The idea is to prevent an airgap that, upon firing, would likely damage the barrel, if not explode it altogether. 🙁

    My question is: why?

    I don’t doubt the reality of this dangerous effect but, have yet to come across an explanation that makes sense to me.

    • Interestingly, when FM was self-teaching himself on the art and craft of shooting muzzleloaders, do not remember ANY of the publications read at the time mentioning this loading safety practice. It just seemed to make sense to ram the “minny” down the bore until the ramrod would go no further – no doubt FM was being his usual “precise/anal” self, but that might have saved him from a nasty experience with black powder.

      • FawltyManuel,

        I seem to remember first seeing this ramrod bounce safety check thing on a video by capandball and so I just had a quick look. Phew, there are soo many videos that it would take me too long to find it.

        Instead here’s a link to a very short one that just shows the movement of what I’m on about at about 37 seconds in:
        https://m.youtube.com/shorts/kzEkewxWjp8

    • hihihi,

      Airgap between powder and ball will lead to higher (possibly dangerous) pressures I think. Besides the resulting velocity will be variable leading to loss in accuracy.

      Siraniko

    • hi3,

      Black powder is considered a low explosive. In the U.S. it is used to blow tree stumps out of the ground when dynamite can’t be obtained.

      When packed tightly in a rifle chamber it generates around 15000 psi. Leave a gap of 1/16-inch/1.588mm and the pressure of the explosion acts on the obstruction like a sledgehammer, causing the pressure to rise astronomically. If the shooter is lucky it will bulge the barrel, creating what black powder shooters call a walnut. If they are unlucky the barrel blows apart causing injury or death.

      BB

    • I think the penny has finally dropped, ie my question has been answered! 🙂

      I found an article, “Why Does a Short-Started Ball Cause a Barrel Bulge”, that basically says, it’s a massive pile-up of very fast moving gasses, colliding with the rear of the stationary projectile. The pressure builds so rapidly that it causes the barrel damage before the projectile has a chance to get going. 🙂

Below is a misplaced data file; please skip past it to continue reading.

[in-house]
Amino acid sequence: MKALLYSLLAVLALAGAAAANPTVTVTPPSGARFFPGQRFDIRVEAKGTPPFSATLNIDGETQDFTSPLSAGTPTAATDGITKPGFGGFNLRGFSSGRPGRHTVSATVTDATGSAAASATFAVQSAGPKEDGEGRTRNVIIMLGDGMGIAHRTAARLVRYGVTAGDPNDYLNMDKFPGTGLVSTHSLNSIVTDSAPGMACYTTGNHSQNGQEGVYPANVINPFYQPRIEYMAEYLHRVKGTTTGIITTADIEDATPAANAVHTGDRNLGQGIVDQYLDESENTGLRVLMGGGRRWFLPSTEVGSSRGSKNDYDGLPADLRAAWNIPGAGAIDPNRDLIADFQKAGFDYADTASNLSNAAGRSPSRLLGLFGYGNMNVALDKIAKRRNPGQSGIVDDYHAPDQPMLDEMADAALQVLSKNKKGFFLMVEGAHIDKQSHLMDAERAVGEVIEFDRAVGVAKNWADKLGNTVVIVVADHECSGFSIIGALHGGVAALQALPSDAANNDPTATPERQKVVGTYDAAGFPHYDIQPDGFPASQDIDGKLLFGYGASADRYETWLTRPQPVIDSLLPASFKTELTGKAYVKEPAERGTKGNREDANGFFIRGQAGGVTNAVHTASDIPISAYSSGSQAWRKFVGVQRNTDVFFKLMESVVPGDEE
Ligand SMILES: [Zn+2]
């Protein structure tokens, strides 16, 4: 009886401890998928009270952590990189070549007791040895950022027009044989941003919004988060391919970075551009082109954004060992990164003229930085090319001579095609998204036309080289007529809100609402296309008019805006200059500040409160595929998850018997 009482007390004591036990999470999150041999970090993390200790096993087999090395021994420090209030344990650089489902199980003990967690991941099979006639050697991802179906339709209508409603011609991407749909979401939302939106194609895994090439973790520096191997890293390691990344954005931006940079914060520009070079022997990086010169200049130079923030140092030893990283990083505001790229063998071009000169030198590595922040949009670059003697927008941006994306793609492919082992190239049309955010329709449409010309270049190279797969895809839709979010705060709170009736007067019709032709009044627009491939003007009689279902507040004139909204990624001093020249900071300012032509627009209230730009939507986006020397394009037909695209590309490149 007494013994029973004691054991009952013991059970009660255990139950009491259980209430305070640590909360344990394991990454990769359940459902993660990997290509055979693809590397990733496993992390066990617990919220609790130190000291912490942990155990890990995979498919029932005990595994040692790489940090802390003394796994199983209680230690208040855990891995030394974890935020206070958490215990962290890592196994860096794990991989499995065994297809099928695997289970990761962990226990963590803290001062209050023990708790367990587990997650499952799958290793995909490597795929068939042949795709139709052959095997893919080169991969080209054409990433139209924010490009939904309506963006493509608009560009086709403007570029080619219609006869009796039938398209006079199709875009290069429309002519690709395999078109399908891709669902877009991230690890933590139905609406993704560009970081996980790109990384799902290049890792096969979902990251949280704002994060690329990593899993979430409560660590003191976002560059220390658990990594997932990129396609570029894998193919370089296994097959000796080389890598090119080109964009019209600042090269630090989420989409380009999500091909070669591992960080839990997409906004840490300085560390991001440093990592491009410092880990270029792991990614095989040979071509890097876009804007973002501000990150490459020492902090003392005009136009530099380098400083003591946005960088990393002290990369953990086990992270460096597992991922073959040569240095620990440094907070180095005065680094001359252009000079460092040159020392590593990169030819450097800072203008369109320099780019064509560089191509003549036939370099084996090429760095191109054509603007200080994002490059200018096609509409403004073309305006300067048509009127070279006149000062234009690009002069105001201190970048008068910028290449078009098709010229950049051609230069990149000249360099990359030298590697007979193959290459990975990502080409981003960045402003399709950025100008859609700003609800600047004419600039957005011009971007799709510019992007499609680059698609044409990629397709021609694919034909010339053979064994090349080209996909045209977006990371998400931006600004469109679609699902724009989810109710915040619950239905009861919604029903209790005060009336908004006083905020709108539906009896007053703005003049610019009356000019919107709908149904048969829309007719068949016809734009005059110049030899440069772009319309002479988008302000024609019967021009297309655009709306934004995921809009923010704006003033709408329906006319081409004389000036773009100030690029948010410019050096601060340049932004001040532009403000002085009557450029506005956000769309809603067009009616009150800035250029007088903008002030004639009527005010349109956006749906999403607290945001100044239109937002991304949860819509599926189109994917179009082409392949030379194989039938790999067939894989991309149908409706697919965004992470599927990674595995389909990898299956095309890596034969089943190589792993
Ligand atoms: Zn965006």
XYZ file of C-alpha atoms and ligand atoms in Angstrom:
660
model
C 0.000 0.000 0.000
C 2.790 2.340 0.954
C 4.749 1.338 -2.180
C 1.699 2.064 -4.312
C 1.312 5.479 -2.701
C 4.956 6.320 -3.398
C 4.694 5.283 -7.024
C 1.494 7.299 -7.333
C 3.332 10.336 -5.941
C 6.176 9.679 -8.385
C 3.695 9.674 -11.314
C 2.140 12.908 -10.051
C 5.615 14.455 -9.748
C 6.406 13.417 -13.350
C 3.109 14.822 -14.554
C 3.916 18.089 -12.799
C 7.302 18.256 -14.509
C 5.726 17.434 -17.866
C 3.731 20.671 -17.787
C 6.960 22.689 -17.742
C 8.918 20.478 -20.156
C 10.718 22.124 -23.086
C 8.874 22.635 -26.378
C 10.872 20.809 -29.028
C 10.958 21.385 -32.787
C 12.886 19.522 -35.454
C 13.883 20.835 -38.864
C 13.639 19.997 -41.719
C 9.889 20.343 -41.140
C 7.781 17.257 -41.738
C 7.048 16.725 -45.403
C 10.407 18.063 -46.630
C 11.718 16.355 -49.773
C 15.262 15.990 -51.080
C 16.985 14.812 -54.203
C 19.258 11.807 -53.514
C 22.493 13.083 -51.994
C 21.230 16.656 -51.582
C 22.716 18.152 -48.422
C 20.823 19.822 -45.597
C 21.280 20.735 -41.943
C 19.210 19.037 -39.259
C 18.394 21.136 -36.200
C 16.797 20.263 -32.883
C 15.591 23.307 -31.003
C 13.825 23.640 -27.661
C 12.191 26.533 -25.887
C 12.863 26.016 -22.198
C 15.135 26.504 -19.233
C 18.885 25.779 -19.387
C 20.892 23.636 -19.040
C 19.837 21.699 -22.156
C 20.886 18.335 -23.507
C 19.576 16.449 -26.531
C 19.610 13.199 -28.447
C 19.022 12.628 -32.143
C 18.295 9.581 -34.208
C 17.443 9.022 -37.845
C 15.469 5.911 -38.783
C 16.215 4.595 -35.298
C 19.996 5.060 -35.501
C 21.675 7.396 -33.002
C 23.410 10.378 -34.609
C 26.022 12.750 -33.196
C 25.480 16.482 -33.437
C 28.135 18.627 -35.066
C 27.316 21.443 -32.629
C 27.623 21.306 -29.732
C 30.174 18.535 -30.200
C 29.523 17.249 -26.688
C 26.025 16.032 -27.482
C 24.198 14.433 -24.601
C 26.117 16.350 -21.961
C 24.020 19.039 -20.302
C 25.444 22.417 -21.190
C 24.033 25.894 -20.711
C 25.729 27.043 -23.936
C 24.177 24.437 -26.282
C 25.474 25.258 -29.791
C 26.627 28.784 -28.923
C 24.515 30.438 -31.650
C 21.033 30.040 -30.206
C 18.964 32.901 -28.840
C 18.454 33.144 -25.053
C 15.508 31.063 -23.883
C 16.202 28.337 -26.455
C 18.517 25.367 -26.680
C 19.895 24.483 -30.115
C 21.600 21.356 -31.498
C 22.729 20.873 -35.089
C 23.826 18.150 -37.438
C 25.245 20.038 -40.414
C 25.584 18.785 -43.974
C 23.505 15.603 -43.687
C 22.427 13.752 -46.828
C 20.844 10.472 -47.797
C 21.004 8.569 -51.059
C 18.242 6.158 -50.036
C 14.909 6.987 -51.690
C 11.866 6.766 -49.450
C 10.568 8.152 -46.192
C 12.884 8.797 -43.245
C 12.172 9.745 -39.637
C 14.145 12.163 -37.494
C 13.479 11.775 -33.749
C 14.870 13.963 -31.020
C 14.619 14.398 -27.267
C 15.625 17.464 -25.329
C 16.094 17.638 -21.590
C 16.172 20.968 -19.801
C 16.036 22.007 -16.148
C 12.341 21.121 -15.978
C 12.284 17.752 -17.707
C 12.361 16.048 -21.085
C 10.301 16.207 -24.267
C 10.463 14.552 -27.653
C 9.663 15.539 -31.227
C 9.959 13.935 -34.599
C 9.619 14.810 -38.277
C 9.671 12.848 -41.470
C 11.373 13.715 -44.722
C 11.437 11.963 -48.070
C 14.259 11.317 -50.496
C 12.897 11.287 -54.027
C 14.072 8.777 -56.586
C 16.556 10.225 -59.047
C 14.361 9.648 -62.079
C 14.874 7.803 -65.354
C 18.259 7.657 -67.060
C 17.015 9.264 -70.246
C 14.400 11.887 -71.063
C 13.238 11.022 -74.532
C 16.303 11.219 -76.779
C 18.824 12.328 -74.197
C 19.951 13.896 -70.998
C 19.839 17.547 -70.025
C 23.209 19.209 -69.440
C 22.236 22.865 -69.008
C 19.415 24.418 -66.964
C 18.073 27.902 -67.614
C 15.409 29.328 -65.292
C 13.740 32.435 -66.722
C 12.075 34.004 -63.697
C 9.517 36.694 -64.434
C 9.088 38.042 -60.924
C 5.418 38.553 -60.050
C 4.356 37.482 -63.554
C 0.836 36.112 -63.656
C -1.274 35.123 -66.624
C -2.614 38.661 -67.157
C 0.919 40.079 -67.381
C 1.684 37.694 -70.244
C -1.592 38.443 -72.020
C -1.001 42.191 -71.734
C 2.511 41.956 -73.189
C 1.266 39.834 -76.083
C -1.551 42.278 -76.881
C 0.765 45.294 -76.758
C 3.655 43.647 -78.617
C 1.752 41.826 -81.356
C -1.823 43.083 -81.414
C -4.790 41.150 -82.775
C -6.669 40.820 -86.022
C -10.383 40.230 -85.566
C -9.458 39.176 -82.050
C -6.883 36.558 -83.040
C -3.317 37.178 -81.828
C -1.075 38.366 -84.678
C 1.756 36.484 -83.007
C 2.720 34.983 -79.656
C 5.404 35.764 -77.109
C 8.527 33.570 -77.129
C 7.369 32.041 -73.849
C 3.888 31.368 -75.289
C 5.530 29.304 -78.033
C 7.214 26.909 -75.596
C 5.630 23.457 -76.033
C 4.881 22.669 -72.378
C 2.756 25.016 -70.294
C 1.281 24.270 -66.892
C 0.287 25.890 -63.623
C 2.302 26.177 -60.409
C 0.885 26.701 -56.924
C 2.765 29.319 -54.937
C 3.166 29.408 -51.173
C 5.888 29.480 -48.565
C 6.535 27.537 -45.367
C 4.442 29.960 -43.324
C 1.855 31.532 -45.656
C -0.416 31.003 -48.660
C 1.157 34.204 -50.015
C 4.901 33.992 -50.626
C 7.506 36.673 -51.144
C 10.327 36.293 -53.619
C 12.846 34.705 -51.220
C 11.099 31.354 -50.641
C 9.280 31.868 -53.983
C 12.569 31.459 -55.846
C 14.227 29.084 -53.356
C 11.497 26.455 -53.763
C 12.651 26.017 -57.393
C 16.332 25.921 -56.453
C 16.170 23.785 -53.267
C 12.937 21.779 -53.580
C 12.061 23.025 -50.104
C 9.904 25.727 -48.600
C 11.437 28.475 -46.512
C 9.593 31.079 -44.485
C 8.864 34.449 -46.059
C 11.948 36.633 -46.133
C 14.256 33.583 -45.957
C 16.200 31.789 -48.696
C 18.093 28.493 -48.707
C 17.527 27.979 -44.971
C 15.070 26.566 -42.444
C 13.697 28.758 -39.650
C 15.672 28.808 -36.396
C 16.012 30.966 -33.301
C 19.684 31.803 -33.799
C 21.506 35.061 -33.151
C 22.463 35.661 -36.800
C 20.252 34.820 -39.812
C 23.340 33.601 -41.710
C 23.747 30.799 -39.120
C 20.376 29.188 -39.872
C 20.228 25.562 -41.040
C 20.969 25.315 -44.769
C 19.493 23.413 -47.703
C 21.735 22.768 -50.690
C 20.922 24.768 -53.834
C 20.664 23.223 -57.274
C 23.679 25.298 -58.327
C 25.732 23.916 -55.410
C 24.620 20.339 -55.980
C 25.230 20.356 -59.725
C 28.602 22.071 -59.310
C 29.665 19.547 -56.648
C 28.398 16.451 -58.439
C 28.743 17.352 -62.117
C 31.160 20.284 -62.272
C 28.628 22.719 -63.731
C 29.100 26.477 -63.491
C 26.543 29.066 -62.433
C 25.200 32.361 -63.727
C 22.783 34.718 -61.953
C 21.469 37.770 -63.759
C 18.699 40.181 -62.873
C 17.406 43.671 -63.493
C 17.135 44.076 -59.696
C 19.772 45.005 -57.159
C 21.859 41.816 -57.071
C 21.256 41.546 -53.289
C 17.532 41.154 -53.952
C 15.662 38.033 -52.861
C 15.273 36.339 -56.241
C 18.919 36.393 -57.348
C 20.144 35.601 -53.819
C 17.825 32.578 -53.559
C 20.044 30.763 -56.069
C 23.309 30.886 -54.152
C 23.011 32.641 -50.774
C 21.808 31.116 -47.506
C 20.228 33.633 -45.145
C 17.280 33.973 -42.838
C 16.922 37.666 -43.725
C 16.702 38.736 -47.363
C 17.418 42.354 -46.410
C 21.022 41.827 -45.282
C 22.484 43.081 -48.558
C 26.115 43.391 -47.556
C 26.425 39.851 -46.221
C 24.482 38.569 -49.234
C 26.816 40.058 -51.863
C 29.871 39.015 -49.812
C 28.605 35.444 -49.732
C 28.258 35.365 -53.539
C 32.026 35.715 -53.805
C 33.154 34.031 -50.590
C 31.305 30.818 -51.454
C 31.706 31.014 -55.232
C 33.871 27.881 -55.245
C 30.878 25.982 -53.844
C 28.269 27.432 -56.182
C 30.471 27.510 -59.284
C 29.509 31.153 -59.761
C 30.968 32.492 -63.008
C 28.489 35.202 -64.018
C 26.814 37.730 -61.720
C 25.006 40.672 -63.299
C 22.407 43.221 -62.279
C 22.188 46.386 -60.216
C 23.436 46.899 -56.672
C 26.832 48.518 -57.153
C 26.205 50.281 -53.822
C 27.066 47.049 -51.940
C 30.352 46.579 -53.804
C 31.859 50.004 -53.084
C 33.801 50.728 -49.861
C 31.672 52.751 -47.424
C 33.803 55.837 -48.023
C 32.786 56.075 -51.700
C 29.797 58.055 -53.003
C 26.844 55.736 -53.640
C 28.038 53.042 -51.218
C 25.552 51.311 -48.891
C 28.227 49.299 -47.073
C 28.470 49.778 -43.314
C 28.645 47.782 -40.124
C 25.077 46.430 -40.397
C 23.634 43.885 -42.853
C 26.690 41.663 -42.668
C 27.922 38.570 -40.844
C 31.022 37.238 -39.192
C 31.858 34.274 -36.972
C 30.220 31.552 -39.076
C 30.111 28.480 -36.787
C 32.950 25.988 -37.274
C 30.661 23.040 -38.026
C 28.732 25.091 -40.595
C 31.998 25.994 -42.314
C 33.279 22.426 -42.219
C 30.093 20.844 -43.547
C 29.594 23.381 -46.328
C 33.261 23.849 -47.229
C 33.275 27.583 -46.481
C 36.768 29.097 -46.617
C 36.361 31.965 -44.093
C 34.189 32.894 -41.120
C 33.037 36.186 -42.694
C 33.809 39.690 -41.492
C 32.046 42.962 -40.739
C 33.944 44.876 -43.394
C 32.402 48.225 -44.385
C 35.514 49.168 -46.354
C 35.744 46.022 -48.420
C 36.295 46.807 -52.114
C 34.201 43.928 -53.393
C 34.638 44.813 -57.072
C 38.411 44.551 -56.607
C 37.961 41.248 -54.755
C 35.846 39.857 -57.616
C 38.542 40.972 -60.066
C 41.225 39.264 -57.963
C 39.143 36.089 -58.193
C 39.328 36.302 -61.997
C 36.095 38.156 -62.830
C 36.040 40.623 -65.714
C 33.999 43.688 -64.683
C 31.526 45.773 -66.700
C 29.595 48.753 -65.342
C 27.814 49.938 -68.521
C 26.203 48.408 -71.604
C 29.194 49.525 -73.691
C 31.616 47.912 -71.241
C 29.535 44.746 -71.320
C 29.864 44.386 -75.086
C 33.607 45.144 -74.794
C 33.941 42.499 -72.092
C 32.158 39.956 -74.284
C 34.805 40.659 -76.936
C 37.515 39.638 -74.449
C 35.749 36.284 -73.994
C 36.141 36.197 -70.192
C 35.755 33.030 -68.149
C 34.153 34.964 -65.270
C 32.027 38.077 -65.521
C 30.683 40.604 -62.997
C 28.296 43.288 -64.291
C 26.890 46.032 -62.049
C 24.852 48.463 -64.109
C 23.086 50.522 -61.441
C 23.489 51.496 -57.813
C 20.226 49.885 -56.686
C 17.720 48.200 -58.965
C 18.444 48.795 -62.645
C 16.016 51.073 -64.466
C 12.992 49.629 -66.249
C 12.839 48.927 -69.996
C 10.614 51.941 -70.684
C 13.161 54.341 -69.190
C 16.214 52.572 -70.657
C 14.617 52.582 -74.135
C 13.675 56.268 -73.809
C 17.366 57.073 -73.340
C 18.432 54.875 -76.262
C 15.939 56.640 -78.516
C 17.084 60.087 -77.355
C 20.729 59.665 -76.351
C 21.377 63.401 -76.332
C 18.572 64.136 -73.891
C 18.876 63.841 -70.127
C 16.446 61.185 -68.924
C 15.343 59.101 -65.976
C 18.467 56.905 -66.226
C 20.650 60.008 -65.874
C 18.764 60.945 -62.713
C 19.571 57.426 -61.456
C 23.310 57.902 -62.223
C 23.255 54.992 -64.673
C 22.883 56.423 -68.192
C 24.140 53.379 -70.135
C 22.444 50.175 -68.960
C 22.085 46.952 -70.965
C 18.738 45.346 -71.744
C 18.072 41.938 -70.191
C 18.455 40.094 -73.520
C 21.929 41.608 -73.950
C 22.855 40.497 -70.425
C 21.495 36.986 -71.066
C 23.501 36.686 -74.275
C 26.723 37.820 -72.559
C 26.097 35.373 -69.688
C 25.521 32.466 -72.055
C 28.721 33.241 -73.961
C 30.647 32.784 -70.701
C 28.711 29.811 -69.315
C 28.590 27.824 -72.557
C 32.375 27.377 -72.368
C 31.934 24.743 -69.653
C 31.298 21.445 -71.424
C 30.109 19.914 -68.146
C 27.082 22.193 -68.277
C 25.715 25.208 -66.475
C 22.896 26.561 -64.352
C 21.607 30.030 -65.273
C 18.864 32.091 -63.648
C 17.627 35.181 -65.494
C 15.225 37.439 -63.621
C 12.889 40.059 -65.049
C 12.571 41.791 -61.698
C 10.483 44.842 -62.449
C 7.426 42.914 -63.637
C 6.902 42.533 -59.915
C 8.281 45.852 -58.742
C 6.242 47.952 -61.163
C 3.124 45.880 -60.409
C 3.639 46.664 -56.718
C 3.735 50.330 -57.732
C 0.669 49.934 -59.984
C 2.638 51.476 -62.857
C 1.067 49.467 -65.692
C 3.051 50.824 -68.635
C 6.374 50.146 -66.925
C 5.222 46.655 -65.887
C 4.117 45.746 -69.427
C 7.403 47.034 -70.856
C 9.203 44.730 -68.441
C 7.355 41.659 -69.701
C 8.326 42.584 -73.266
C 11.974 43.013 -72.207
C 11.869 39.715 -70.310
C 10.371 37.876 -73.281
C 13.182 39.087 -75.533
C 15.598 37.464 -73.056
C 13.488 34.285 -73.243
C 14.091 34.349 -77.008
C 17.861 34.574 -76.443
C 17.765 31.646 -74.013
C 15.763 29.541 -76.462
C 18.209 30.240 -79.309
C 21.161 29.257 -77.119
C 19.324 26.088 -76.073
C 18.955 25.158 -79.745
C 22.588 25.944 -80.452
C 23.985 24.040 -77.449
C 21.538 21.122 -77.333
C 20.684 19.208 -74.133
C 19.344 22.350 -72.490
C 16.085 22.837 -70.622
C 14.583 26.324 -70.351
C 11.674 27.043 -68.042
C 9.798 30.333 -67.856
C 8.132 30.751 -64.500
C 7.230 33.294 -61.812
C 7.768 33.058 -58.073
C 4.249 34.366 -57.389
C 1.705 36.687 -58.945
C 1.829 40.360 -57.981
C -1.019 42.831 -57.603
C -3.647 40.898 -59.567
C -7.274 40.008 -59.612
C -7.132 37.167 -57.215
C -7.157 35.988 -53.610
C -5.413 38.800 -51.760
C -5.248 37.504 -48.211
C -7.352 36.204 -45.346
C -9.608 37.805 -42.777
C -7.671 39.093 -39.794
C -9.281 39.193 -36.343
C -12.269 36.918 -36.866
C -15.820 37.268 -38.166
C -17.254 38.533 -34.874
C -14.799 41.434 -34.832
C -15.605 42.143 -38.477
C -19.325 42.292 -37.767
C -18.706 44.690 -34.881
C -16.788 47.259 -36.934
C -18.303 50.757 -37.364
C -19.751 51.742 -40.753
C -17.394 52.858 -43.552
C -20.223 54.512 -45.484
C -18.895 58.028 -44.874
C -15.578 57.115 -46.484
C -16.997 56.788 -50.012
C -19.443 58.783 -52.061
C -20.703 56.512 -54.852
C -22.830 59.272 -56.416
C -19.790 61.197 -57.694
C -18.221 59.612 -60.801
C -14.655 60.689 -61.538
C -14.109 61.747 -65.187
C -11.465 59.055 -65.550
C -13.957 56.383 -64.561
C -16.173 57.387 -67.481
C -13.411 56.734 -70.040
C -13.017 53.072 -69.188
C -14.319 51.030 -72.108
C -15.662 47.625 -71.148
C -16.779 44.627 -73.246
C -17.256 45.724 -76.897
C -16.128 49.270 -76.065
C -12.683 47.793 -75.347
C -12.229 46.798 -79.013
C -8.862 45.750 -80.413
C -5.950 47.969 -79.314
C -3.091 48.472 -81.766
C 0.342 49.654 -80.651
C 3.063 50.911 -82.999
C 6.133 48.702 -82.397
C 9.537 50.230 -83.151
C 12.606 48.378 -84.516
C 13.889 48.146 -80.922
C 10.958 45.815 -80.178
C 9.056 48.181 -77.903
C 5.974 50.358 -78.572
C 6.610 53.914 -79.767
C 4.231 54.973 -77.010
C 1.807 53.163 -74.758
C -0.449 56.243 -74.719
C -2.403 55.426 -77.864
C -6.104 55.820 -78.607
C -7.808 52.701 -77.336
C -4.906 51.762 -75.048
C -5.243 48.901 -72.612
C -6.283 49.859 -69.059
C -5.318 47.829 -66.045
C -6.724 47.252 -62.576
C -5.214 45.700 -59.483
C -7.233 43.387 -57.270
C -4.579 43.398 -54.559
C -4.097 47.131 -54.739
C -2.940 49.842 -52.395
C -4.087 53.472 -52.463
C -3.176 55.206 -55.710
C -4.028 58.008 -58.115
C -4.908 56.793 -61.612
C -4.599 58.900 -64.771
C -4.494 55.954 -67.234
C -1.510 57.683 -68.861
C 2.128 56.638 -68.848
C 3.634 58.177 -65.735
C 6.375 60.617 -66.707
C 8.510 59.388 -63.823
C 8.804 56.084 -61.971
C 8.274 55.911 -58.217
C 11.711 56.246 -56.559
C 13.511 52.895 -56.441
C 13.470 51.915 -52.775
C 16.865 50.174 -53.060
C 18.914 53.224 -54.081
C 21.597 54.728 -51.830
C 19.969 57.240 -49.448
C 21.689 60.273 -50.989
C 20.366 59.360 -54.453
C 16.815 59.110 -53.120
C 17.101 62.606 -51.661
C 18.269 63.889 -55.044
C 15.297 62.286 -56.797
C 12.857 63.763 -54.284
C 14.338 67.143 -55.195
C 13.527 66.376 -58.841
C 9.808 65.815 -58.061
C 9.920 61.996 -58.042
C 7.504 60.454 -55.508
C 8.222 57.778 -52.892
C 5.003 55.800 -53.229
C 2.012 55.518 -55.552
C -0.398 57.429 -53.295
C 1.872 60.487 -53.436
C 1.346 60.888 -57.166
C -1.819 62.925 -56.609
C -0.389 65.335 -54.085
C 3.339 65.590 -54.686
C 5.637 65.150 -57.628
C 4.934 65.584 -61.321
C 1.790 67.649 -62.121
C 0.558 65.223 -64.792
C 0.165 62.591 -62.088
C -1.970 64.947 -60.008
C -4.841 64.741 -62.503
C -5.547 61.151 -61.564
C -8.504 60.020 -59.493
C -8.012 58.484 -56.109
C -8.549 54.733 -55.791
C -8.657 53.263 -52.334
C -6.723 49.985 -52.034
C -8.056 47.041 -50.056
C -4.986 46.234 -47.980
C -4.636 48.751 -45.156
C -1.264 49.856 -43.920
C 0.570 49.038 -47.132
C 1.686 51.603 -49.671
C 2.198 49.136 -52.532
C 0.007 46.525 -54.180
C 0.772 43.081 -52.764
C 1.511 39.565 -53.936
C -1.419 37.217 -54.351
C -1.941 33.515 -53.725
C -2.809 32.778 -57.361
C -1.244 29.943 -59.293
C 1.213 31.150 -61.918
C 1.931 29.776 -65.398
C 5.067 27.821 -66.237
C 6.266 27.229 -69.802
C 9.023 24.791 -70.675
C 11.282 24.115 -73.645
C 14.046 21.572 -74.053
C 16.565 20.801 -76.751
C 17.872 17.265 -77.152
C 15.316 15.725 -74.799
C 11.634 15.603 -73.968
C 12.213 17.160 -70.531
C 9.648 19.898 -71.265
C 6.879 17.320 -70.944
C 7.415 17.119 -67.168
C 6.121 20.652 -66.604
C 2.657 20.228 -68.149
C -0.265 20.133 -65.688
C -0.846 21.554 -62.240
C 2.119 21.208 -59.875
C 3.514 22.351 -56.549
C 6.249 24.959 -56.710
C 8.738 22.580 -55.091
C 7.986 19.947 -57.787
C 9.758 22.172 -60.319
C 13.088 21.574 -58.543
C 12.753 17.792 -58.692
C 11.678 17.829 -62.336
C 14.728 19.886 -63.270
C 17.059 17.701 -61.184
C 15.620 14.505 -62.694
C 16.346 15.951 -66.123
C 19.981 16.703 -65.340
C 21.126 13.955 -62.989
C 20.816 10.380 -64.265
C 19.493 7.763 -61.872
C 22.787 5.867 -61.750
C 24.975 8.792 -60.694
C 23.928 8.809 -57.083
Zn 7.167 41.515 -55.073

So the author finishes with: “The moral is – Never give those powder gasses a running head start; always keep the projectile seated on the charge.”

      ( http://www.ctmuzzleloaders.com/ctml_experiments/bulge/bulge.html )

    • This was going to be discussed in a future blog, when talking about proper loading procedures.

      And what happens when you don’t load correctly.

      We will visit this again.

      Ian.

  11. And, to drive the point home, AWAYS treat a muzzle loader as if there is a charge in place!
    A friend from my grade school days
    (Late 1950’s) was given a wall hanger 1861 Springfield, with rattle-can silver on all metal surfaces, to play with in the back yard. Thousands of Greenie Stick Em caps were used on the ‘cap gun’ Not to mention match heads when caps weren’t available.
    After his stint in the Marine Corps, Mark decided to have it refinished to surprise his dad for Christmas.
    Mark told me that the look on Bob’s face was priceless (& quite pale) when he was told it had been loaded the whole time.
    Be careful.
    Bill

  12. Shooski: My black powder career lasted about an half dozen shots. I built a Connecticut Valley Arms boot pistol back in the early 70s. A real black powder enthusiast tested it out and my flintlock weapon actually worked, if a tad poorly with rifle miniballs that were too heavy for it.